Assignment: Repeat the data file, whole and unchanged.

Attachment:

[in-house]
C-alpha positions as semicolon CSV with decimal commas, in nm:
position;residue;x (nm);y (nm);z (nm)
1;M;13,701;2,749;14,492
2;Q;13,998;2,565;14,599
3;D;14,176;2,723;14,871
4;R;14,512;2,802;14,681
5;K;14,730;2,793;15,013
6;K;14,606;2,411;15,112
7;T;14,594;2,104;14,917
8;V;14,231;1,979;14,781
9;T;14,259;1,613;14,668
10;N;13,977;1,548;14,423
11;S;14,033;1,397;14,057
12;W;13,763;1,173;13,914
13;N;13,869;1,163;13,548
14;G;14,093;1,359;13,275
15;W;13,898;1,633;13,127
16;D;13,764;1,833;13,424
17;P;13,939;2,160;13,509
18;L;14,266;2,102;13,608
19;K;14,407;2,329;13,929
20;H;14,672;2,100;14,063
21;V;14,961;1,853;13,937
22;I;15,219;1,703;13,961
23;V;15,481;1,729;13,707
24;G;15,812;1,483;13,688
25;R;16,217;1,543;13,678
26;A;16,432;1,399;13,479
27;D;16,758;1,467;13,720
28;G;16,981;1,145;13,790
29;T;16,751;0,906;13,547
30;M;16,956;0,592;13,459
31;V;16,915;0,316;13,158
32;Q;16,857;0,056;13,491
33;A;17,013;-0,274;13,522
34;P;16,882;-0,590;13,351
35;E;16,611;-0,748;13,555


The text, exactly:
[in-house]
C-alpha positions as semicolon CSV with decimal commas, in nm:
position;residue;x (nm);y (nm);z (nm)
1;M;13,701;2,749;14,492
2;Q;13,998;2,565;14,599
3;D;14,176;2,723;14,871
4;R;14,512;2,802;14,681
5;K;14,730;2,793;15,013
6;K;14,606;2,411;15,112
7;T;14,594;2,104;14,917
8;V;14,231;1,979;14,781
9;T;14,259;1,613;14,668
10;N;13,977;1,548;14,423
11;S;14,033;1,397;14,057
12;W;13,763;1,173;13,914
13;N;13,869;1,163;13,548
14;G;14,093;1,359;13,275
15;W;13,898;1,633;13,127
16;D;13,764;1,833;13,424
17;P;13,939;2,160;13,509
18;L;14,266;2,102;13,608
19;K;14,407;2,329;13,929
20;H;14,672;2,100;14,063
21;V;14,961;1,853;13,937
22;I;15,219;1,703;13,961
23;V;15,481;1,729;13,707
24;G;15,812;1,483;13,688
25;R;16,217;1,543;13,678
26;A;16,432;1,399;13,479
27;D;16,758;1,467;13,720
28;G;16,981;1,145;13,790
29;T;16,751;0,906;13,547
30;M;16,956;0,592;13,459
31;V;16,915;0,316;13,158
32;Q;16,857;0,056;13,491
33;A;17,013;-0,274;13,522
34;P;16,882;-0,590;13,351
35;E;16,611;-0,748;13,555